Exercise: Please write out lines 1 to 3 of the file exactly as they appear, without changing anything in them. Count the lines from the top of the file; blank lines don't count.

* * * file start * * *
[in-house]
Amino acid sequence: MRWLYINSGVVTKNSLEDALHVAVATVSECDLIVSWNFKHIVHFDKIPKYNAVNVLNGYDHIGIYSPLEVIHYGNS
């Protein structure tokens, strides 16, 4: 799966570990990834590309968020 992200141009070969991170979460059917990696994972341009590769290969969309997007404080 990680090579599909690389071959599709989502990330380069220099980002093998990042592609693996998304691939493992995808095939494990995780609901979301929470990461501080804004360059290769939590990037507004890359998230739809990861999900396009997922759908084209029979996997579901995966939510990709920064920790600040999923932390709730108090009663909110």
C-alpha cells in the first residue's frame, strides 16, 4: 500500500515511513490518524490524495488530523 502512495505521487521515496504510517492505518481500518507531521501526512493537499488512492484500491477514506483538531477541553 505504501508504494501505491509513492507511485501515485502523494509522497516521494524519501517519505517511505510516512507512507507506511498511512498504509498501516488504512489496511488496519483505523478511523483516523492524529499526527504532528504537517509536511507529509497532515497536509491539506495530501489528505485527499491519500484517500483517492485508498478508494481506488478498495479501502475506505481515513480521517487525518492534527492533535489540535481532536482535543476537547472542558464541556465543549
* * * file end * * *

[in-house]
Amino acid sequence: MRWLYINSGVVTKNSLEDALHVAVATVSECDLIVSWNFKHIVHFDKIPKYNAVNVLNGYDHIGIYSPLEVIHYGNS
């Protein structure tokens, strides 16, 4: 799966570990990834590309968020 992200141009070969991170979460059917990696994972341009590769290969969309997007404080 990680090579599909690389071959599709989502990330380069220099980002093998990042592609693996998304691939493992995808095939494990995780609901979301929470990461501080804004360059290769939590990037507004890359998230739809990861999900396009997922759908084209029979996997579901995966939510990709920064920790600040999923932390709730108090009663909110």